Ah, retirement. That glorious period in our lives when we can kick back, relax, and take advantage of our newfound freedom.
Retirement is even more pleasant with a portfolio full of sturdy companies that pay regular dividends. That's a nice one-two punch providing a bit of supplemental income, plus an underlying investment that has a good chance to grow in price. Here is a pair of stocks that I believe deliver that combination beautifully.
The largest telecom company in America in terms of market capitalization and revenue, AT&T (T -0.75%), is a fine investment for the post-career set.
The company has done a good job lifting its revenue lately; in fact, on a trailing 12-month (TTM) basis, that line item is almost the highest it's ever been (at just under $161 billion). Even though it's had to cope with some subscriber losses -- this is a hotly competitive business, after all -- AT&T is still an enormous profit machine. Its most recent annual bottom line was just under $13 billion.
Cash flow is pretty robust, too. AT&T's TTM operating cash flow is just shy of $40 billion; this gives it plenty of scratch for the current and future needs of its business. After all, it's expensive to keep a sprawling network up-to-date and operational, then modernize the whole thing for the coming of 5G telephony.
In spite of those considerable costs, AT&T has managed to not only pay a generous dividend (currently yielding a beefy 51%), but to raise it annually for 34 years running.
Meanwhile, the recently passed tax bill should have a very positive effect on this most prominent of corporate taxpayers in terms of sheer money saved. The company's proposed takeover of Time Warner is dragging painfully, but AT&T already has a strong asset in the media sphere with DirecTV.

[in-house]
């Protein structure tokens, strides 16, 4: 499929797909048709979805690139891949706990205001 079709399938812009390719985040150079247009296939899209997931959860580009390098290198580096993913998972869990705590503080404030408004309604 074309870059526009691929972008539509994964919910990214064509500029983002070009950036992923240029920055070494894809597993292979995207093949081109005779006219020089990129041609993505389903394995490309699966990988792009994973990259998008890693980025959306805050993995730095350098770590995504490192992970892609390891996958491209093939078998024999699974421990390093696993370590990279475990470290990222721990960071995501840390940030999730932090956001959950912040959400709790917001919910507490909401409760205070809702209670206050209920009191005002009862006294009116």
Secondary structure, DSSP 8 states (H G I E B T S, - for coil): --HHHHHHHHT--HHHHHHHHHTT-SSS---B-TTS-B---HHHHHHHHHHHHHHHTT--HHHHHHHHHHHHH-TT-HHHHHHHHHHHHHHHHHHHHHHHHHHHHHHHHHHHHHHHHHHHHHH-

This satellite broadcaster makes AT&T more "sticky," as it can bundle such an offering with a phone plan. The takeover of Time Warner -- assuming it ever happens -- should only add to that attractiveness.
No prizes for guessing how often specialty real estate investment trust Realty Income (O 0.08%) pays out its dividend. It's even gone as far as to trademark its corporate descriptor, "the monthly dividend company."
It's able to spit out such regular and substantial distributions because it has a very solid, well-established business model. It specializes in commercial properties rented on a "triple-net" lease basis, i.e. the lessee pays not only rent, but maintenance, insurance, and property taxes, too. On top of that, Realty Income generally lets its properties on a long-term basis, on contracts that are in force for 10 to 20 years.
Many investors are worried about the "retail apocalypse," in which online merchants will eventually siphon all the business from their traditional brick-and-mortar competitors.
But no one, apparently, told Realty Income -- the REIT's most recent quarterly occupancy rate was a near-perfect 98%. Thanks to those long-term arrangements with durable companies such as Walmart, FedEx, and CVS, we can expect that figure to stay pretty close to the 100% ceiling.
Speaking of that quarter (Q3, to be exact), Realty Income's fundamentals were typically solid. The company's revenue grew by 11% on a year-over-year basis to $307 million, and adjusted funds from operations rose 15% to nearly $214 million.
Realty Income is a leader in the commercial REIT segment, and for very good reason. Investors should enjoy continued growth in the company's fundamentals while clocking that dividend at a regular and very frequent clip.
Set 'em and forget 'em
Stocks in retirement should be fairly conservative investments -- well-managed, solid companies with good track records. And ideally, they should reliably produce fundamental growth and sport a dividend that has a good chance of rising. These two companies very much fit this bill.